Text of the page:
Left - notice how the first coat of varnish looks while still wet. I painted four coats, waiting three hours in between.

Right - I used the small brush to spread the varnish drips all over the sides. I like the sides to be as glossy as the top surface.

Varnished and framedClose-up

 

Left - after curing for a week, the panel was finally framed without glass.

Right - Here you can see a close-up of the frame and panel.

CONCLUSIONS:

Why did I do all this? Well, I wanted to experiment with canvas and the Icarus board. I clearly could not have used stretched canvas and did not want to use 1/8" canvas panels. These panels are a good option for artists who work with the Icarus board. However I like my art to be mounted on panels with at least 3/4" cradle so I needed to use canvas by the yard.

The best discovery I made during this experiment is to apply one coat of Art Spectrum Colourfix Clear Primer on the acrylic painted canvas. This establishes an amazing ground for any type of drawing medium so that it can strongly adhere to the canvas. Colourfix primer can be applied directly to the canvas without an acrylic underpainting, if one chooses to do so. (edited 10/9/11)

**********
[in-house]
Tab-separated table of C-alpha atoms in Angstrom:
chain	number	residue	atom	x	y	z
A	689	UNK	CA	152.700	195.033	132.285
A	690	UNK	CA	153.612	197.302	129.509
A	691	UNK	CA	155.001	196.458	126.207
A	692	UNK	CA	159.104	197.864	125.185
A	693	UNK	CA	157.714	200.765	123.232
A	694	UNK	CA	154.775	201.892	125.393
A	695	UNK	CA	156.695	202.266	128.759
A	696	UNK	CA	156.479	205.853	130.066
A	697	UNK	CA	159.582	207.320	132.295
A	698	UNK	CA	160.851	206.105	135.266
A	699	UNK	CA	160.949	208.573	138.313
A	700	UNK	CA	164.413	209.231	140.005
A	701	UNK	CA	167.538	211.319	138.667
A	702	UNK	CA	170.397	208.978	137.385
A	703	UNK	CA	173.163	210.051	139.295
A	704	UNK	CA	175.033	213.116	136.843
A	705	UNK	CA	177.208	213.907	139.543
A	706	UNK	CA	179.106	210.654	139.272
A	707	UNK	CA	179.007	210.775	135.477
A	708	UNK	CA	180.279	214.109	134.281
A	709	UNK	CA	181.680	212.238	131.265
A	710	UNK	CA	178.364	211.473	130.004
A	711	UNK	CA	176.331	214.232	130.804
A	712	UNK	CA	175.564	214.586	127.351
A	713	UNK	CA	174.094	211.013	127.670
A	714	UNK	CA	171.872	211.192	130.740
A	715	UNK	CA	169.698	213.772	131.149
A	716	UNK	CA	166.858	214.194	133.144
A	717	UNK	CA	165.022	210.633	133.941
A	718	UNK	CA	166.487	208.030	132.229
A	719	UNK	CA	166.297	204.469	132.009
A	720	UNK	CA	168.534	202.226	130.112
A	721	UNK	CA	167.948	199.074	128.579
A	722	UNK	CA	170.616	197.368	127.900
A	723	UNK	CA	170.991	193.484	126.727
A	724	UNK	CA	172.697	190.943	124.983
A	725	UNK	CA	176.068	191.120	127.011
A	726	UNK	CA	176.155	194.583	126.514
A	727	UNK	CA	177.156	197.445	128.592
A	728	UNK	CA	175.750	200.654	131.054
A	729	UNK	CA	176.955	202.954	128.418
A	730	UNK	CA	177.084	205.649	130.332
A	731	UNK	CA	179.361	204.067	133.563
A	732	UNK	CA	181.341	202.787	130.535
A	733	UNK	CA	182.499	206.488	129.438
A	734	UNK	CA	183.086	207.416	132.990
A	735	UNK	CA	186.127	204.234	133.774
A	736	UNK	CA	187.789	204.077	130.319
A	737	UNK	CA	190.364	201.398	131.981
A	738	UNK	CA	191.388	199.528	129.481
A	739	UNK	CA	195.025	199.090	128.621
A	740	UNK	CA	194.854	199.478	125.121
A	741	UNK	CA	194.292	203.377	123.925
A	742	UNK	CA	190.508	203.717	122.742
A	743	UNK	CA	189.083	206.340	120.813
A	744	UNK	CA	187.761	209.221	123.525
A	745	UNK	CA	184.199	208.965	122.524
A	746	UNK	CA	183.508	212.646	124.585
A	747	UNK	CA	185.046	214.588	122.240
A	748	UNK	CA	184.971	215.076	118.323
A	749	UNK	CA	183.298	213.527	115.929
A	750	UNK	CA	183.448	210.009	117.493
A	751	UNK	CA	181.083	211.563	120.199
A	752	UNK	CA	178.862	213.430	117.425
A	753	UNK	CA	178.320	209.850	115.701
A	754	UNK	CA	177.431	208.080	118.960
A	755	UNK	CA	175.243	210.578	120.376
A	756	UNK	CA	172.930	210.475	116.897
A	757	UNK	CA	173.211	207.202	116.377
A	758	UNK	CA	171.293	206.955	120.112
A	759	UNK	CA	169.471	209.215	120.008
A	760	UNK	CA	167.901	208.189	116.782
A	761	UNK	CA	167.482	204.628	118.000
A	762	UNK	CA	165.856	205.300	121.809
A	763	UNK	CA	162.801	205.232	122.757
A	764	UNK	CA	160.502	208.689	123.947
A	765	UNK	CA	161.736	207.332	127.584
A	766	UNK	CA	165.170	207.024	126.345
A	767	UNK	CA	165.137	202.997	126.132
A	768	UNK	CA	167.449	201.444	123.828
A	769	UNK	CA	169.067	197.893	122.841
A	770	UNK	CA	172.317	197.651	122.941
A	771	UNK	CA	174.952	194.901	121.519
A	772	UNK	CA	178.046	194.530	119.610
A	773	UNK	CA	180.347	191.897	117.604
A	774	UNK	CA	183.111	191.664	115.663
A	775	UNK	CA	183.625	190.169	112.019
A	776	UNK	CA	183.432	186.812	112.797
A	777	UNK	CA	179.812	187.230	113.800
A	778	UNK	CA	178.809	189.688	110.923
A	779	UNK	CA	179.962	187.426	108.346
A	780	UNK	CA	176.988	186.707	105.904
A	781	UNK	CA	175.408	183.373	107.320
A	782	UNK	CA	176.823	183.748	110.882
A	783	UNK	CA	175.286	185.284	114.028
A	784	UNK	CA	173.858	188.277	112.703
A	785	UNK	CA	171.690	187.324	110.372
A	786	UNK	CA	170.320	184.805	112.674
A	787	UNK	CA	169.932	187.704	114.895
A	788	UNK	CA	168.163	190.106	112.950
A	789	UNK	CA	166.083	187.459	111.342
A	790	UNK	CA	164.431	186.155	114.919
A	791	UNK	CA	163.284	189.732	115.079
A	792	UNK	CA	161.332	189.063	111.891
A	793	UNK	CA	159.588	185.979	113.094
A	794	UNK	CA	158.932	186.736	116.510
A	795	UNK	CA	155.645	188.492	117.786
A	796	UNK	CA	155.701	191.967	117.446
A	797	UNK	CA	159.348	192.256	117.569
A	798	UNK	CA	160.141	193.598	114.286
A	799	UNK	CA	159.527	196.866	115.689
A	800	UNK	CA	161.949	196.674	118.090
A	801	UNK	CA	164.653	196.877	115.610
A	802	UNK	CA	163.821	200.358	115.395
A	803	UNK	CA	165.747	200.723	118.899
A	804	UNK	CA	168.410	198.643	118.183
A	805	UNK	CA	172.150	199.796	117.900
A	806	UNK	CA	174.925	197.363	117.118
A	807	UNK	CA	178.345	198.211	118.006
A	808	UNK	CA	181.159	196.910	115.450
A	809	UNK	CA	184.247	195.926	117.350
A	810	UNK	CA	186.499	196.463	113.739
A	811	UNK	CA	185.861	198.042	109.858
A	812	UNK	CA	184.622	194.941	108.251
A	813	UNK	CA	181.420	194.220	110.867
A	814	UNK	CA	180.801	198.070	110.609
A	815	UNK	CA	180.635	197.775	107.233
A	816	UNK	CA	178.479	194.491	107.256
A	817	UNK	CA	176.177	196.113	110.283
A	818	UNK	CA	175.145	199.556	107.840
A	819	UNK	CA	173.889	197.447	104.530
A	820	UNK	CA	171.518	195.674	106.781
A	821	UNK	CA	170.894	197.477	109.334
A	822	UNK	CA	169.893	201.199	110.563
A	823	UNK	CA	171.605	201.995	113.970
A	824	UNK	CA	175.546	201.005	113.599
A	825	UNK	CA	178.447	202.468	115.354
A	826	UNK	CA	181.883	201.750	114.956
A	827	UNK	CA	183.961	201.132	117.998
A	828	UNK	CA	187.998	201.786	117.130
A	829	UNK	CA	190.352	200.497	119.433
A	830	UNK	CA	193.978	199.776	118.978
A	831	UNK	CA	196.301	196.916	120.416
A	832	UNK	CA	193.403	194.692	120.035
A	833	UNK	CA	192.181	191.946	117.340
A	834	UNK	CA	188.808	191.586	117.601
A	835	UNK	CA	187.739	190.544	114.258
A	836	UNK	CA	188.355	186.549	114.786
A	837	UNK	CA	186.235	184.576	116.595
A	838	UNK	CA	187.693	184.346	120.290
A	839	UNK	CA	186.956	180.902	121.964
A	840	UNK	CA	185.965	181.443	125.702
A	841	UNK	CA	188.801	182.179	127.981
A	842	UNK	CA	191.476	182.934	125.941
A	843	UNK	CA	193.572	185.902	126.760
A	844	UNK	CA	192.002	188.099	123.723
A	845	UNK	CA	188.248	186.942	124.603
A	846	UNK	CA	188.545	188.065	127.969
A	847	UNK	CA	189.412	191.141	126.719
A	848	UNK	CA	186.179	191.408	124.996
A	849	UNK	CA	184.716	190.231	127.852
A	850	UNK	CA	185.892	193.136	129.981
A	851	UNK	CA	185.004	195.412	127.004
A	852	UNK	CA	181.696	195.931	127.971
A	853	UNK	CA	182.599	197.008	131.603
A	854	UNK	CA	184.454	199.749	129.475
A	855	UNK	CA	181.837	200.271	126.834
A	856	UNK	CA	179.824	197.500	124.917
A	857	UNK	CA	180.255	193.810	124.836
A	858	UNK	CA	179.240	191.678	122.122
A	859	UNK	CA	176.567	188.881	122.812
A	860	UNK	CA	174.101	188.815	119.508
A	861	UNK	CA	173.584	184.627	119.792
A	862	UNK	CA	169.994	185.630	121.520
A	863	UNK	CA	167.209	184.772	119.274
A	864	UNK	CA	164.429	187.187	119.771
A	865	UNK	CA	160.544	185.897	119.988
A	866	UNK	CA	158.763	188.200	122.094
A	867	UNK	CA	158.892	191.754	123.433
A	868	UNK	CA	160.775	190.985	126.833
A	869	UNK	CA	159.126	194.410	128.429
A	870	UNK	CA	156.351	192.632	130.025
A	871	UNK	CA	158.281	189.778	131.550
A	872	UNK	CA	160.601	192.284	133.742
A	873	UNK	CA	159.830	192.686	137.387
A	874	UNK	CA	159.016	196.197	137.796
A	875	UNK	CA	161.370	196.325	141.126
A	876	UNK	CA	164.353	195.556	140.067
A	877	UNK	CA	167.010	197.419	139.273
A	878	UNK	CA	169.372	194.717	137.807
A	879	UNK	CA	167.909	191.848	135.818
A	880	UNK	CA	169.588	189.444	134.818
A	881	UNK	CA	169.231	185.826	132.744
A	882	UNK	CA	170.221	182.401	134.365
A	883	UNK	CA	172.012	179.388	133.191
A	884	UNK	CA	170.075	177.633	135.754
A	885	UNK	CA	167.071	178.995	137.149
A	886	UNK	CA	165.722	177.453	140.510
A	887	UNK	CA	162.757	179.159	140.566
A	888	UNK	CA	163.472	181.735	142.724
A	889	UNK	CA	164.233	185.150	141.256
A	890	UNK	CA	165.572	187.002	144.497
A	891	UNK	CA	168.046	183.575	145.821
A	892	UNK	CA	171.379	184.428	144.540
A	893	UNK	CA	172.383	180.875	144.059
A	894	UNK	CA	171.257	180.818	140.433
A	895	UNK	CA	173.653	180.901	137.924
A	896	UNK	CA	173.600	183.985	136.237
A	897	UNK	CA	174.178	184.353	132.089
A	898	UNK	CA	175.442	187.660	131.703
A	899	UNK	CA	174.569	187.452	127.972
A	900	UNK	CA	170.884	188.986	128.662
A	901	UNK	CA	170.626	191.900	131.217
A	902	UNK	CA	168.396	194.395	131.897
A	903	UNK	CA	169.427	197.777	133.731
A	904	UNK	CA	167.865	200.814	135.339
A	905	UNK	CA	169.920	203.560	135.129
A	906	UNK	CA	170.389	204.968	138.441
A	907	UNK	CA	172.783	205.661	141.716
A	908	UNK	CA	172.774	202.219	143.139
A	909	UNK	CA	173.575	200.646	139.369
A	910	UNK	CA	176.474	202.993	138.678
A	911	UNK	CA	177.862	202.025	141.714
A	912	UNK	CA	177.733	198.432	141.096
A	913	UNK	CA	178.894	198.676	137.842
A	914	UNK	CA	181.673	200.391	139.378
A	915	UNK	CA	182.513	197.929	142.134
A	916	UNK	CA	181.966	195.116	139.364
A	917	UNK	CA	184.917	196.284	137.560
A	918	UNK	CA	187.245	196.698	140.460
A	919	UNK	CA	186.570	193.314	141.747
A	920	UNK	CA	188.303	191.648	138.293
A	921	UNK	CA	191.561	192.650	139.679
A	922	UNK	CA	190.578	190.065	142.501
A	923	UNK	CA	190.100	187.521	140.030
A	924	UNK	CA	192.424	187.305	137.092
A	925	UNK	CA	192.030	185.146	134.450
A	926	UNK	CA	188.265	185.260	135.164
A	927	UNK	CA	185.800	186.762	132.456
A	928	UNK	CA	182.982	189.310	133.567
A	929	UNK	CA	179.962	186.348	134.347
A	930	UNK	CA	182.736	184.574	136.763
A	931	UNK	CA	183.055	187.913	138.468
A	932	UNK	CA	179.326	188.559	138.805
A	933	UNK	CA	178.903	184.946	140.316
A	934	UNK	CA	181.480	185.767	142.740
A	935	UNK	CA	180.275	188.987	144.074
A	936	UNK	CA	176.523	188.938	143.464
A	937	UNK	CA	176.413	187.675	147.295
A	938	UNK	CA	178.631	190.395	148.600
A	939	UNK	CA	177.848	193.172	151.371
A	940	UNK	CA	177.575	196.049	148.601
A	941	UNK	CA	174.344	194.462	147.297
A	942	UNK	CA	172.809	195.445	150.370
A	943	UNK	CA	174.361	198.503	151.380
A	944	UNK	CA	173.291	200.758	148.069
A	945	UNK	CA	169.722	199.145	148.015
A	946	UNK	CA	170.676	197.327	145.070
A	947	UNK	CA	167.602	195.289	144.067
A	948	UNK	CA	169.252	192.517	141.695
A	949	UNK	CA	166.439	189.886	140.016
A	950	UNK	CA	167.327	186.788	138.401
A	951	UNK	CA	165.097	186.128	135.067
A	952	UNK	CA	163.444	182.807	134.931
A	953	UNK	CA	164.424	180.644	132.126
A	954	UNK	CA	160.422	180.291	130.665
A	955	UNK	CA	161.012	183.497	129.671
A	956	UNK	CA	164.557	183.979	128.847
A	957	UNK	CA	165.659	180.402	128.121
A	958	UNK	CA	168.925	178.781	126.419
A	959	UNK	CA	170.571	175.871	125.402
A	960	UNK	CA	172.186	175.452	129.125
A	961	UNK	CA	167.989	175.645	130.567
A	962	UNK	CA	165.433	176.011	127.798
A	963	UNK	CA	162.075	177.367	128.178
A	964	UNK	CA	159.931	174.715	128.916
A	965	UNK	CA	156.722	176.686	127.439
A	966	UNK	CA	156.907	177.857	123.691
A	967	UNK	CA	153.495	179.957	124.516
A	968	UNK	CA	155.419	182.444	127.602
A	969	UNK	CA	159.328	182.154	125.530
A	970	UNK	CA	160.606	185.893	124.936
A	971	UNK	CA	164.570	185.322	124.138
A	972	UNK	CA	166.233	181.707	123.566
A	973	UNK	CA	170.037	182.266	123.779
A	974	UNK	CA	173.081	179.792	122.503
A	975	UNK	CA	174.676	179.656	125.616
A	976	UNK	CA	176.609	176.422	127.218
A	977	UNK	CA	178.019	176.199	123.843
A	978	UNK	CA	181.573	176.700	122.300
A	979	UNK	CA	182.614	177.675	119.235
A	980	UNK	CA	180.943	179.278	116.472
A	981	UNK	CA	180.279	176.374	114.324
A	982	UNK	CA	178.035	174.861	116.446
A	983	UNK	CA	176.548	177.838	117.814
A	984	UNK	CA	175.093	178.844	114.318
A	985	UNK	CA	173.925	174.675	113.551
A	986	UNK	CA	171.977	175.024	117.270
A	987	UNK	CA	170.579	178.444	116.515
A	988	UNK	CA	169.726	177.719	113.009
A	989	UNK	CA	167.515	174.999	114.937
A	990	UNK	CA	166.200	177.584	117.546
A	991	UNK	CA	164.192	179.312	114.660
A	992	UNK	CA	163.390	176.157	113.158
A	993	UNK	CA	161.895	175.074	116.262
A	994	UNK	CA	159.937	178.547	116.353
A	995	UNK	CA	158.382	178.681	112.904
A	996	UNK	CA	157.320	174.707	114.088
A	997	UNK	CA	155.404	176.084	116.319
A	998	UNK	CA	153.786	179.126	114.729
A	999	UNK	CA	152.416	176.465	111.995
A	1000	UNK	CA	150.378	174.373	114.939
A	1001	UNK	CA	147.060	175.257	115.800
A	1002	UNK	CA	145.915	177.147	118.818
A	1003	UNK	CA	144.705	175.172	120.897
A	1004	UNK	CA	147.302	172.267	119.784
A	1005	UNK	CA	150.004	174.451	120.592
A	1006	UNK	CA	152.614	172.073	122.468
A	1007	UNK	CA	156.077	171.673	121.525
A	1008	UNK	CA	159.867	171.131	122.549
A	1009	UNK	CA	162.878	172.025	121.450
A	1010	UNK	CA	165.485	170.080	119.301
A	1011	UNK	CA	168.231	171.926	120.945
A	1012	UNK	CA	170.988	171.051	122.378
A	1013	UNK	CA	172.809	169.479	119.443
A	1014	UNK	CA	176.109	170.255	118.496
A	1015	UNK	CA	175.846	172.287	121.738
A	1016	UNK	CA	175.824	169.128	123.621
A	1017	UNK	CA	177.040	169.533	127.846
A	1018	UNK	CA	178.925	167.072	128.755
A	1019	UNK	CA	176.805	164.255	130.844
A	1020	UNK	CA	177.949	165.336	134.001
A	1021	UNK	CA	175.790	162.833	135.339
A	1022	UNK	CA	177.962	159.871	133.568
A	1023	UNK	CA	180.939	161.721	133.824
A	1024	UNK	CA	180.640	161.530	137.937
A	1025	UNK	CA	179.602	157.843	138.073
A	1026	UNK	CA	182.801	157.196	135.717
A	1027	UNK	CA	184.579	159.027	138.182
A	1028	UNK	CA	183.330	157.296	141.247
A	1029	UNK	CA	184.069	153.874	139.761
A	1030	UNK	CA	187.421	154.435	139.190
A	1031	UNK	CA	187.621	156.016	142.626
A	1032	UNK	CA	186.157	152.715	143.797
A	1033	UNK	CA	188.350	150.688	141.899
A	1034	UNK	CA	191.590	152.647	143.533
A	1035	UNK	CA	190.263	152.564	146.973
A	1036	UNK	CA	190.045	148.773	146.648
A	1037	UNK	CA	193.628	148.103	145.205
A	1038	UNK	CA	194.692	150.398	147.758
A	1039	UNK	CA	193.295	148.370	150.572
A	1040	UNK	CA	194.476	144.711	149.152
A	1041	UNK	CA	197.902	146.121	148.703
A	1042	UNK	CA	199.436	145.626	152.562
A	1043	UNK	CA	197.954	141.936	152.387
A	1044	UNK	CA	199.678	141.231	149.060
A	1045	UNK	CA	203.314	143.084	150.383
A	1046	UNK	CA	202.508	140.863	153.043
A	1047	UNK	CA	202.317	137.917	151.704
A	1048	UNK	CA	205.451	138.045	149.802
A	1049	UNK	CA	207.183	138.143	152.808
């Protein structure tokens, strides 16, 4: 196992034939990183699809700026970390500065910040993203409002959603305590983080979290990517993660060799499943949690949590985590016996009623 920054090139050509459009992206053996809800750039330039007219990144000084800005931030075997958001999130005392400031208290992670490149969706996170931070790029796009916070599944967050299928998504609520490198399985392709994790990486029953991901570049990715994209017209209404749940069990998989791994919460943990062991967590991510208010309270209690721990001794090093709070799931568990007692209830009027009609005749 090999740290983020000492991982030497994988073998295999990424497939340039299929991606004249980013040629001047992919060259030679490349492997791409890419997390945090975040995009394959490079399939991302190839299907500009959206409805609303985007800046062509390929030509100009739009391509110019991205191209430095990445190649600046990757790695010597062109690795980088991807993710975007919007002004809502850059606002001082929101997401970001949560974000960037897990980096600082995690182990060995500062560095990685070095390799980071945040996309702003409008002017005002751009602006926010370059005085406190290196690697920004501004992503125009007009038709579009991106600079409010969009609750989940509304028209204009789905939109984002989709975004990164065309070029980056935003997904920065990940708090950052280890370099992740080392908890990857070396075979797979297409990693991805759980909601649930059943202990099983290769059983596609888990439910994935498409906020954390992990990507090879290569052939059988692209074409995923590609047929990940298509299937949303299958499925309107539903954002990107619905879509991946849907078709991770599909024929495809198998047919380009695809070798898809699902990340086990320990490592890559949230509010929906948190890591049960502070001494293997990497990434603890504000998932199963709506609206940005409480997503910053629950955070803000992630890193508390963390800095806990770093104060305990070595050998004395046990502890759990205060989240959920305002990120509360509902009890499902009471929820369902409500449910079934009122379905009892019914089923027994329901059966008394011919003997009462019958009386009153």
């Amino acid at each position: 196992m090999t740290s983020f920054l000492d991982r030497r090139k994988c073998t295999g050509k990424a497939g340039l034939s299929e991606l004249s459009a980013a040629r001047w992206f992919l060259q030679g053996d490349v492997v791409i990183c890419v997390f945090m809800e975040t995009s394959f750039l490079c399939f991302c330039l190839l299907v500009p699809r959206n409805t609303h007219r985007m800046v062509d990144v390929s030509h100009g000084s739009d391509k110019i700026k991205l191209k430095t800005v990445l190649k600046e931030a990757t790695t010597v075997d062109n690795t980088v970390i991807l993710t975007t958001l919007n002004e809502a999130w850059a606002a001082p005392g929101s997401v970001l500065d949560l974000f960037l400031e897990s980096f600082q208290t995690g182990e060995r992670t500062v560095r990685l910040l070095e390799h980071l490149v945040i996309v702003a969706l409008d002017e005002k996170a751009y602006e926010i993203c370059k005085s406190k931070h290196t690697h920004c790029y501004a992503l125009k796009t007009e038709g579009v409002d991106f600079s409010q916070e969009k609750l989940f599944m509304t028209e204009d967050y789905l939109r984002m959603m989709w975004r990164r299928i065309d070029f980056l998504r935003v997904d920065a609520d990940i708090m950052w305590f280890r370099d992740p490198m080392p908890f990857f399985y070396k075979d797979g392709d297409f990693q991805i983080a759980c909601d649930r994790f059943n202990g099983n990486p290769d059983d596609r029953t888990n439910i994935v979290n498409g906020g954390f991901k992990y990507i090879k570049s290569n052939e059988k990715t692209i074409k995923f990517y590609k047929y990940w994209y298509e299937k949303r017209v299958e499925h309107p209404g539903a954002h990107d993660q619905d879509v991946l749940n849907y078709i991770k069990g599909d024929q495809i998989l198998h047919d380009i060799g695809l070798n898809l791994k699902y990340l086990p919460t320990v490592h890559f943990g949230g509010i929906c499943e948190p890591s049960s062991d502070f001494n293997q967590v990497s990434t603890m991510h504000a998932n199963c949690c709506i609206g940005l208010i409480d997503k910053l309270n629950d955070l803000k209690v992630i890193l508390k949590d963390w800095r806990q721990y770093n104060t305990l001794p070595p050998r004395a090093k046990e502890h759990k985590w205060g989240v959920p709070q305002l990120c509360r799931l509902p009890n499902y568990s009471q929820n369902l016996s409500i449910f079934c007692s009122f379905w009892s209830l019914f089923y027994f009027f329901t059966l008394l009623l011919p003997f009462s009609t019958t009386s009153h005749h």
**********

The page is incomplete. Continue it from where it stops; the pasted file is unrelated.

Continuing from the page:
Perhaps in the future I will experiment with artist crayons and oil pastels on canvas and the Icarus board. These mediums lend themselves to larger and looser applications.

I'm very happy with my finished artwork. Coming from an oil paint background I can tell you that it looks better than any of my old oil paintings. These were never varnished (who wants to wait six months?) and appear blotchy and uneven.

To read the two previous posts on "Canvas and the Icarus Board", please click on the following links:

Canvas and the Icarus Board
Canvas and the Icarus Board: Part 2

If you are interested in how I mount and frame my artwork on paper without glass, please click on this link:

Glassless Framing

Thank you for reading my blog! Feel free to comment or ask questions.

 

Canvas and the Icarus Board: Part 2

Symbiosis

As you can see, I'm finally finished with my experiment on canvas (16'' x 24'').